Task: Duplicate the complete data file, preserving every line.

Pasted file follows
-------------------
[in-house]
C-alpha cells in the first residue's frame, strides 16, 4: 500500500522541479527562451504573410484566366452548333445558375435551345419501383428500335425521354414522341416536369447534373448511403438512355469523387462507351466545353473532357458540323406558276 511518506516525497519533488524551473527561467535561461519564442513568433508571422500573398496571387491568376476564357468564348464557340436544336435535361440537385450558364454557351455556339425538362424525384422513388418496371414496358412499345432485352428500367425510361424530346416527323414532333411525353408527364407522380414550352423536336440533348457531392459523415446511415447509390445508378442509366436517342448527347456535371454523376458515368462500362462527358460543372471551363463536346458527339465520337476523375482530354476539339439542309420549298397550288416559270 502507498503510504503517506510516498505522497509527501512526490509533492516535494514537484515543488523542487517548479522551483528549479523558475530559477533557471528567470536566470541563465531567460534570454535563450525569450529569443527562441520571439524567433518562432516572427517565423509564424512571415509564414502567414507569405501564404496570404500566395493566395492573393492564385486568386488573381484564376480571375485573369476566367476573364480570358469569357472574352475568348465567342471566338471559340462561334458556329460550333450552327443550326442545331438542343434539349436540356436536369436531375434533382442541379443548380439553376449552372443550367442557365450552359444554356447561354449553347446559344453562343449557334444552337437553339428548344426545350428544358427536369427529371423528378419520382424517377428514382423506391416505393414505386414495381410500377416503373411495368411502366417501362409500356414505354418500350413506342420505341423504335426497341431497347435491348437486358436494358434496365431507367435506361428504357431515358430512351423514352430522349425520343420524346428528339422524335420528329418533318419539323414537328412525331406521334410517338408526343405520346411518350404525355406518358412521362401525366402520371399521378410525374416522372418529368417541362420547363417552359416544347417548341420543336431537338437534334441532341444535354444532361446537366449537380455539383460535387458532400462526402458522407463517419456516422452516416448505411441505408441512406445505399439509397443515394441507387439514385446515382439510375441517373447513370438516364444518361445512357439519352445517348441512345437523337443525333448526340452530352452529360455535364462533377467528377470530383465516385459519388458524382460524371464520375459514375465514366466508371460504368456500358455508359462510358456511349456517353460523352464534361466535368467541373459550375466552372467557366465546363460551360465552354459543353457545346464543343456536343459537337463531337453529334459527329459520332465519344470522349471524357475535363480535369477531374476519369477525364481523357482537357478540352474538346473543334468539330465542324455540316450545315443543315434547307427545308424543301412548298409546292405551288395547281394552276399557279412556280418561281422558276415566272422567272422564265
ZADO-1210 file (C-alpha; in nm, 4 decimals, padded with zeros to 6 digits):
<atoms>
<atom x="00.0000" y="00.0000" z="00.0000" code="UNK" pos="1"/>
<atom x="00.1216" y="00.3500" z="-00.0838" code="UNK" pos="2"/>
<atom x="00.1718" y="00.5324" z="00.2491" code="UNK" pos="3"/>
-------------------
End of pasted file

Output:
[in-house]
C-alpha cells in the first residue's frame, strides 16, 4: 500500500522541479527562451504573410484566366452548333445558375435551345419501383428500335425521354414522341416536369447534373448511403438512355469523387462507351466545353473532357458540323406558276 511518506516525497519533488524551473527561467535561461519564442513568433508571422500573398496571387491568376476564357468564348464557340436544336435535361440537385450558364454557351455556339425538362424525384422513388418496371414496358412499345432485352428500367425510361424530346416527323414532333411525353408527364407522380414550352423536336440533348457531392459523415446511415447509390445508378442509366436517342448527347456535371454523376458515368462500362462527358460543372471551363463536346458527339465520337476523375482530354476539339439542309420549298397550288416559270 502507498503510504503517506510516498505522497509527501512526490509533492516535494514537484515543488523542487517548479522551483528549479523558475530559477533557471528567470536566470541563465531567460534570454535563450525569450529569443527562441520571439524567433518562432516572427517565423509564424512571415509564414502567414507569405501564404496570404500566395493566395492573393492564385486568386488573381484564376480571375485573369476566367476573364480570358469569357472574352475568348465567342471566338471559340462561334458556329460550333450552327443550326442545331438542343434539349436540356436536369436531375434533382442541379443548380439553376449552372443550367442557365450552359444554356447561354449553347446559344453562343449557334444552337437553339428548344426545350428544358427536369427529371423528378419520382424517377428514382423506391416505393414505386414495381410500377416503373411495368411502366417501362409500356414505354418500350413506342420505341423504335426497341431497347435491348437486358436494358434496365431507367435506361428504357431515358430512351423514352430522349425520343420524346428528339422524335420528329418533318419539323414537328412525331406521334410517338408526343405520346411518350404525355406518358412521362401525366402520371399521378410525374416522372418529368417541362420547363417552359416544347417548341420543336431537338437534334441532341444535354444532361446537366449537380455539383460535387458532400462526402458522407463517419456516422452516416448505411441505408441512406445505399439509397443515394441507387439514385446515382439510375441517373447513370438516364444518361445512357439519352445517348441512345437523337443525333448526340452530352452529360455535364462533377467528377470530383465516385459519388458524382460524371464520375459514375465514366466508371460504368456500358455508359462510358456511349456517353460523352464534361466535368467541373459550375466552372467557366465546363460551360465552354459543353457545346464543343456536343459537337463531337453529334459527329459520332465519344470522349471524357475535363480535369477531374476519369477525364481523357482537357478540352474538346473543334468539330465542324455540316450545315443543315434547307427545308424543301412548298409546292405551288395547281394552276399557279412556280418561281422558276415566272422567272422564265
ZADO-1210 file (C-alpha; in nm, 4 decimals, padded with zeros to 6 digits):
<atoms>
<atom x="00.0000" y="00.0000" z="00.0000" code="UNK" pos="1"/>
<atom x="00.1216" y="00.3500" z="-00.0838" code="UNK" pos="2"/>
<atom x="00.1718" y="00.5324" z="00.2491" code="UNK" pos="3"/>